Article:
A Day in L.A.
If the prospect of a 20+ hour flight to Central or Eastern USA doesn’t thrill you, why not break it up and spend a day in Los Angeles? It might not seem like much – but an early morning flight (and luggage storage at an airport hotel) might be just the ticket to wake you up, get you into holiday mode and add some unexpected sightseeing to your itinerary. It may also help you stave off jet lag too!
If you have a flight the next day, staying near the airport at a hotel that offers a shuttle service to and from LAX is probably worthwhile. If you’re on a budget, the Holiday Inn Express LAX is good value (in LA terms, at least!). They offer a free shuttle service and luggage storage if you arrive before check-in, but luckily for us, even though we arrived on their doorstep at 7.30am, our room was ready, and the staff allowed us to check in early and freshen up before heading out.
When you’re short on time, hiring a car and navigating between tourist spots is a no-go. What you need is someone who knows the hot spots, can navigate the traffic (there’s lots of it), can help you learn a little along the way and is flexible in case your flight is delayed. Oh – and did I mention – on a budget!
Starline’s City Sightseeing tours allow you to hop-on and hop off en route if you want to spend more time in a location either shopping, dining or celebrity-spotting. This seemed like an ideal option for a layover, so we grabbed an Uber to a hot spot on the tourist trail to kick off our whirlwind tour.
Santa Monica Pier was not too far from our hotel and a great place to grab a meal - because, really – who actually eats plain food? Sorry – I meant plane food.
Opened to the public in 1909 and jutting out into the Pacific Ocean at the intersection of Ocean and Colorado Avenues (at the western end of the famous Route-66), Santa Monica Pier has retained all the charms of days gone by and is still one of the most photographed locations in the world. If you’re looking for some Californian souvenirs, it's also not too shabby – with market stalls selling a variety of goods from t-shirts to keyrings and everything in between.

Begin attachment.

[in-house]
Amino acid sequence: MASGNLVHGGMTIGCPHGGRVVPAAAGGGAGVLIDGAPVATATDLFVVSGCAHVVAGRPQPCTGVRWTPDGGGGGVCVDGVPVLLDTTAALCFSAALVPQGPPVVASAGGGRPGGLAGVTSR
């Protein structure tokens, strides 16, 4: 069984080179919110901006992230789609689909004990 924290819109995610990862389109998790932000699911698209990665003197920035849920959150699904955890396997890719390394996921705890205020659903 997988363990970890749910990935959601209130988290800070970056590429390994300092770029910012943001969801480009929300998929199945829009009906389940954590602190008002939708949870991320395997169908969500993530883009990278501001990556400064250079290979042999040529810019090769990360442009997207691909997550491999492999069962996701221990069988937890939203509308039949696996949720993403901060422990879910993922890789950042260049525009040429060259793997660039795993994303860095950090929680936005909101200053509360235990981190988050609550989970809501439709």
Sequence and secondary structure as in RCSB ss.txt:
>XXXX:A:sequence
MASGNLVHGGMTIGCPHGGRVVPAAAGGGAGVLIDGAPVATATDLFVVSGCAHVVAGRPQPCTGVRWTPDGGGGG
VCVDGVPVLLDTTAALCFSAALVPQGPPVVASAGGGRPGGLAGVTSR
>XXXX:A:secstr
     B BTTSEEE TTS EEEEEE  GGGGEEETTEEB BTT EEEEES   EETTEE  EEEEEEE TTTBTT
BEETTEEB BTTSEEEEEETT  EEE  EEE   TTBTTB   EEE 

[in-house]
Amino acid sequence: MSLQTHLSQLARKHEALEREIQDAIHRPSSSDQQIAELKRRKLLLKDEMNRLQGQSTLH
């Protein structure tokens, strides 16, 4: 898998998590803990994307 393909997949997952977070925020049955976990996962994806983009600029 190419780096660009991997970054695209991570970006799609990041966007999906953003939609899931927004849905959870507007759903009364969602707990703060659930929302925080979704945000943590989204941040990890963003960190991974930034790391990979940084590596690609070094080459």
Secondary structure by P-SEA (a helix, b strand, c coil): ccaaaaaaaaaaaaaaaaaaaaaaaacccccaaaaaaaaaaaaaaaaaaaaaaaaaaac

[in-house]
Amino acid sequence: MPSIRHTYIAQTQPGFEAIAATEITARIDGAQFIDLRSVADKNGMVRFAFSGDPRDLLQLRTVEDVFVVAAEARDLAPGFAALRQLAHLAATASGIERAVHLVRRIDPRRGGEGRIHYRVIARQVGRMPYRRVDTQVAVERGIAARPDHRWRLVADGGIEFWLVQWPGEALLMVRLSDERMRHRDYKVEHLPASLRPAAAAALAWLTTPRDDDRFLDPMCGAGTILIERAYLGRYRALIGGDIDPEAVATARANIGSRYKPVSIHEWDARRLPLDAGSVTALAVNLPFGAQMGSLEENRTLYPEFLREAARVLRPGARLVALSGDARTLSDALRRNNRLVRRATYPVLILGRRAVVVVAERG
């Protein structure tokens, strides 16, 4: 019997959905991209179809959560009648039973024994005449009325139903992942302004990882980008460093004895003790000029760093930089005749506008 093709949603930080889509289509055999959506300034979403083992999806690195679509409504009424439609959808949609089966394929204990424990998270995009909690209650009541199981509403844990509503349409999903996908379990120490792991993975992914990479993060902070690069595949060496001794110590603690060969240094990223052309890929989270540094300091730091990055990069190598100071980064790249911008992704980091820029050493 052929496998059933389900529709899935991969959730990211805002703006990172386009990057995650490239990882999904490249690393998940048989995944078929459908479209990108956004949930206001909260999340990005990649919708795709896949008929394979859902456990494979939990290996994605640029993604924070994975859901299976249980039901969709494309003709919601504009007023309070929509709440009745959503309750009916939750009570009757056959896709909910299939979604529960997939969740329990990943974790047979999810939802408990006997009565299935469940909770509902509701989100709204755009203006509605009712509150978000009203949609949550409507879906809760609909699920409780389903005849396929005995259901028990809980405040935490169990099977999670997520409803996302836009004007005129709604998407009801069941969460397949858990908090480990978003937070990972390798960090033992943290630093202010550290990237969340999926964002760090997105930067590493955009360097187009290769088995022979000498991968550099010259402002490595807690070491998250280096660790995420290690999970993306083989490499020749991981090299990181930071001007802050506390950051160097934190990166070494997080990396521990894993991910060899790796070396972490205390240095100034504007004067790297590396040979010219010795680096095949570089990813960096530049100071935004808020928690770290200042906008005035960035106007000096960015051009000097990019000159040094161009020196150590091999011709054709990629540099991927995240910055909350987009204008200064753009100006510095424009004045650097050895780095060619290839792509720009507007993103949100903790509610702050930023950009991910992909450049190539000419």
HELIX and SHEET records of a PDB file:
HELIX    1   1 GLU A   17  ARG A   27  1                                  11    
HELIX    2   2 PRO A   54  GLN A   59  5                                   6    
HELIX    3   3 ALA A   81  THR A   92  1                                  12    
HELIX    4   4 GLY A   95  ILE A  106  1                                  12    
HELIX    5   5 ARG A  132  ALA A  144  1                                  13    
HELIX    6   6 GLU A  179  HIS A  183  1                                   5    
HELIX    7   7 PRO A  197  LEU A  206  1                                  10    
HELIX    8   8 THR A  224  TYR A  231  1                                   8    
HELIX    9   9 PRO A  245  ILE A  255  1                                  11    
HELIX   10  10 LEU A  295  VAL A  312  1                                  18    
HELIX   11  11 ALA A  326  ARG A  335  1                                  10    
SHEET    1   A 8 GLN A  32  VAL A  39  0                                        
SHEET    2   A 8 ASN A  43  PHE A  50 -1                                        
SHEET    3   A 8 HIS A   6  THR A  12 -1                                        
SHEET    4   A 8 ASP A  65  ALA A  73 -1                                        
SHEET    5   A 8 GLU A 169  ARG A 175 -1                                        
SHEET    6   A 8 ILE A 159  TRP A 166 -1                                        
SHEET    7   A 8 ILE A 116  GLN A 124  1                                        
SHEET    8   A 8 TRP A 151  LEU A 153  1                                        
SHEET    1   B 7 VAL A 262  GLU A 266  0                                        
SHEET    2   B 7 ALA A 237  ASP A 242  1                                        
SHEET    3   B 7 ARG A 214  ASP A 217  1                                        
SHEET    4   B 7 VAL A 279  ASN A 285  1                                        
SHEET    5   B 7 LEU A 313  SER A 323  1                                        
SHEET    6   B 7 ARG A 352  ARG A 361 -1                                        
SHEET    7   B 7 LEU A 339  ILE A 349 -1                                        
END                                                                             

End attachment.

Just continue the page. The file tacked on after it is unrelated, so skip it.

It’s also a great place to stretch your legs while experiencing the seaside views and filling your lungs with some salty air. By Australian standards, the surf is pretty flat (ok, very flat) and hailing from the opposite end of the Pacific Ocean; I wondered if it was even possible to catch a wave. But who am I to judge?
Centrally located on the pier is Bubba Gump Shrimp Co. For lovers of the movie Forest Gump, the restaurant lets you get your first taste of the U.S. and test your trivia skills. Branded as an American icon, the restaurant showcases memorabilia and photos from the movie, along with reproductions of script pages, storyboards and even some costumes. The staff also halted proceedings mid-way through our meal with trivia questions about the film – which was entertaining. The menu features shrimp, of course, and they're also famous for their cocktails. Even though it was mid-morning in LA, it was definitely cocktail hour at home – and we were on holiday -so why not?
The City Sightseeing double-decker, open top bus collects tourists from Santa Monica, which enabled us to purchase a ticket on boarding and gave us access to two hop-on, hop-off tours. Each tour was approximately two hours, and we could jump from one tour to the other from a stop in the middle at Beverly Hills.
Along the way to Beverly Hills we pass through some well-known, palm tree-lined streets – Santa Monica and Wilshire Boulevards to name two, both of which brought TV theme songs to mind –maybe I just watch too much TV. The commentary that’s delivered via earbud is a little unsocial and out of date but does provide a few interesting snippets of information, although the commentator did have a particular fascination with OJ Simpson and pointed out a few sites where he’d been, chased, hiding, caught or committed the crime.